The Mississippi Gulf Coast Area Command Distributes Food to Seniors

The Salvation Army of the MS Gulf Coast is serving meals throughout the community as well as preparing food packages for local seniors.

Majors Anita and Bradley Caldwell, Salvation Army Area Commanders, took surveys earlier this week—checking with families throughout the community to get an estimate of how much food they had at home.

“We began Sunday as a trial to see what the turnout would be and if we could properly practice social distancing while distributing food. It went well. Most families only had an average of three to five days worth of food at home,” said Major Bradley Caldwell.

The Army has been able to serve over 100 meals a day to the Gulf Coast community and is delivering meals to senior individuals who aren’t able to procure food from the Kroc Center as they normally would. Social distancing is being taken into account during food deliveries, with staff knocking on the door, leaving meals in a visible place, and moving away from the door to wait and ensure that individuals receive their meal.

“Two women stopped by and took 30 grocery packages back to their senior residents. They were very thankful, and it was a blessing that they were aware of their resident’s needs,” stated Major Anita Caldwell.

“One resident even told one of the women that the hotdogs she received in her grocery package were the best hot dogs she’s had in a long time,” Major Anita Caldwell added.

Pascagoula, Lucedale, and Gulfport Salvation Army locations are providing food packages by appointment, and the Biloxi Kroc Center is providing prepared meals. Though the Army is currently focusing on seniors within the community, officers suspect other demographics will need help as the effects of COVID-19 are more prevalent in their area.

“We know several people who have said they have one more week of pay. When that money is gone, they won’t have resources to provide food for themselves. When that time comes, we’re not sure how we’ll be called upon to make a difference,” stated Major Bradley Caldwell. “We’re working to do what we can as we’re being asked to help by local government officials. We’re limiting our focus to seniors in the neighborhood for now because we don’t know what responsibilities we may have to take on in the coming days,” he added.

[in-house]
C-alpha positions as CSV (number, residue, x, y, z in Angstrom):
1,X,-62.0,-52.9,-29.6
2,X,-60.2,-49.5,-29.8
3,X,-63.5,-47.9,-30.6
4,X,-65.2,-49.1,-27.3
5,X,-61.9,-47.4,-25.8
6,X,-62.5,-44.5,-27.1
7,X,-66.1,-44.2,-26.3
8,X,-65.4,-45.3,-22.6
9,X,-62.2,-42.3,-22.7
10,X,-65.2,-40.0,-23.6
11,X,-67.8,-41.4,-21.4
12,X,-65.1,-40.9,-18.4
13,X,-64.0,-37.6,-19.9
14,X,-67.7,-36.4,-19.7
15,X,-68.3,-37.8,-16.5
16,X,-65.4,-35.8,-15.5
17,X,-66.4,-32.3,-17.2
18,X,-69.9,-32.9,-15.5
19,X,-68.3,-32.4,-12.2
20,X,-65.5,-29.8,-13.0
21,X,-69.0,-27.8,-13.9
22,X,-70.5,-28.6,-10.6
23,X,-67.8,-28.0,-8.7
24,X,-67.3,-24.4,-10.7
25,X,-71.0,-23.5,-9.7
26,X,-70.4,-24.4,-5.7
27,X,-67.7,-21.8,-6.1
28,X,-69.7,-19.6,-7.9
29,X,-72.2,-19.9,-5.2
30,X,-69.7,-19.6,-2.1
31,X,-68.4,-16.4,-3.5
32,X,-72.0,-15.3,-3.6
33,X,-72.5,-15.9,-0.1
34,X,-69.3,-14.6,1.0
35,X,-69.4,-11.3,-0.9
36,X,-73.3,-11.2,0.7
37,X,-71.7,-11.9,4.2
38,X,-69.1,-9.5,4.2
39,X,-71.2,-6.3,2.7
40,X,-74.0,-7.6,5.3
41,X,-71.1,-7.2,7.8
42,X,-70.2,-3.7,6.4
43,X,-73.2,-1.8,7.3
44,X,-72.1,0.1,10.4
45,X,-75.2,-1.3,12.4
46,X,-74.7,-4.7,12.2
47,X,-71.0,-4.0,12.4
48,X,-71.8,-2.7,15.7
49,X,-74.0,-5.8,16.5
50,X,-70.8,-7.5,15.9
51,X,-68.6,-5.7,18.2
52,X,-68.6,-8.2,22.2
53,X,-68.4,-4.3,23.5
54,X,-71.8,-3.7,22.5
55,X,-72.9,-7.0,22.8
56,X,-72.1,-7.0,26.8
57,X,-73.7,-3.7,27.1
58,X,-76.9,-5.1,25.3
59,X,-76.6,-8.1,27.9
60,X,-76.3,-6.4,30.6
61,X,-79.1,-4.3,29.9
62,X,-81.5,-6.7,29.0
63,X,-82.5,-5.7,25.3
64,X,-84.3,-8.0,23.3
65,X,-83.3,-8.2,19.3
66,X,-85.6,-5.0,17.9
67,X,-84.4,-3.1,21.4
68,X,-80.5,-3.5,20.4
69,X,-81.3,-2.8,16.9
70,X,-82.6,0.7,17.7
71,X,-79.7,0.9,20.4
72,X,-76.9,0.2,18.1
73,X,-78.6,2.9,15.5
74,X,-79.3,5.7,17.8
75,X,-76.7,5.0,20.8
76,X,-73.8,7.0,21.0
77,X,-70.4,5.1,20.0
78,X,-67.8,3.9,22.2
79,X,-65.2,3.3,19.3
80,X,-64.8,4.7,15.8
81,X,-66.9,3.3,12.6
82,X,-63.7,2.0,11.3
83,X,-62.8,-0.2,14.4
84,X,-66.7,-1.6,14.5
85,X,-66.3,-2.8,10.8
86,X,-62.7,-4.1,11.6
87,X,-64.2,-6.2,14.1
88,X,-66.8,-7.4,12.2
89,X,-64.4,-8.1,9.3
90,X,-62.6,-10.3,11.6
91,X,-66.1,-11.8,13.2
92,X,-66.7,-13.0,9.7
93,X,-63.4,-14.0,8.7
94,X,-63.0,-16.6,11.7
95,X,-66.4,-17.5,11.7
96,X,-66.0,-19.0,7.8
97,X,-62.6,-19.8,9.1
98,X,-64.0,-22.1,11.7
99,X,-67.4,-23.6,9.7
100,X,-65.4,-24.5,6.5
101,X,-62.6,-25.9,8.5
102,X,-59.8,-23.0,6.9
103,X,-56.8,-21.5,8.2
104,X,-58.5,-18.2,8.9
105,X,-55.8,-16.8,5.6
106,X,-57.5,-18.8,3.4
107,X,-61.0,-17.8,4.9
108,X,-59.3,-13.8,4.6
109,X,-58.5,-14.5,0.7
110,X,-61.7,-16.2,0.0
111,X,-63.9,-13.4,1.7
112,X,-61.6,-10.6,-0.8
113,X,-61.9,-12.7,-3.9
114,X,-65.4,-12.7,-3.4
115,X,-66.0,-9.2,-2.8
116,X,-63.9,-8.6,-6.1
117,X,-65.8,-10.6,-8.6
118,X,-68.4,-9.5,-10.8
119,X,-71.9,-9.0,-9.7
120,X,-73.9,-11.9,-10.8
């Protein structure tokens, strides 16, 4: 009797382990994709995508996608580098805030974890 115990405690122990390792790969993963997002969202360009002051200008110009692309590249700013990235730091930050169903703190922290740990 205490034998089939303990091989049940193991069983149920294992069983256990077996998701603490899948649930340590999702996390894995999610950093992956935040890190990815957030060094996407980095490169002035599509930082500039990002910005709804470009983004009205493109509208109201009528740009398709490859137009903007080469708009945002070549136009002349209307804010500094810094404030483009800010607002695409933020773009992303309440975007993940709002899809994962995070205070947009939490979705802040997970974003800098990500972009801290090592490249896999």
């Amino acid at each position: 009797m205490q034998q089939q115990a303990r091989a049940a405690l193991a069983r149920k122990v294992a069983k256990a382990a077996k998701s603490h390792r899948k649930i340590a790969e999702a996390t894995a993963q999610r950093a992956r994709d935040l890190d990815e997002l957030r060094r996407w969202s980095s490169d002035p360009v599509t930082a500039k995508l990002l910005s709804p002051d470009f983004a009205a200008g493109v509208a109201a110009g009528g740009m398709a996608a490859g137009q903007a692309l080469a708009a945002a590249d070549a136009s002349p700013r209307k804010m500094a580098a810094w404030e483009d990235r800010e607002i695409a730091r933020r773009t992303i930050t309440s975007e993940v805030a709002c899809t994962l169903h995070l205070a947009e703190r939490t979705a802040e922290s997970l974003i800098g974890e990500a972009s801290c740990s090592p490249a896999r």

To help The Salvation Army continue to serve those affected by the COVID-19 pandemic, make your secure online donation today.

Officer provides care to one of his own employees following Nate

Biloxi, MS – Like the entire Alabama, Louisiana, and Mississippi Division of The Salvation Army, the Mississippi Gulf Coast Command’s, Major Gary Sturdivant watched and prayed as Hurricane Nate made landfall right in the middle of his service area. His prayers were answered as Nate brought wind, rain, and storm surge up and down the Gulf Coast, but the damage and flooding was minimal.

“I got out early this morning riding around to see if there was a need for The Salvation Army to help,” said Major Sturdivant. “I just wanted to let people know we are here if they need us.”

Major Sturdivant didn’t realize it would be one of his own employees who he would minister to. Brenda Parrott is the custodian at Ray and Joan Kroc Community Center in Biloxi. While Parrott and her husband left their home for a safer location, a tree fell on their electrical meter box causing a fire.

“We were able to pray together with the family…I said, ‘We may not have answers right now but we know our Good Lord does,’” said Major Sturdivant.

Come to find out Parrott and her family lost everything in Hurricane Katrina. She remembers crawling in the attic then into trees to escape the rising waters.

Parrott told Major Sturdivant, “The Lord provided for us like a life jacket that day.”

The Parrotts’ home, built by her brother in law after Katrina, is not a complete loss.

“Ms. Brenda is a wonderful employee, in fact, if you ask her how she’s doing at work, she always responds the same way, ‘I am blessed and highly favored,’” said Major Sturdivant.

So even with Nate rapidly leaving the Division and becoming less and less a threat, there are those who still need the help of The Salvation Army.

“Emotional and Spiritual Care is one of the best things Our Salvation Army is able to give during times of disaster,” said Major Sturdivant.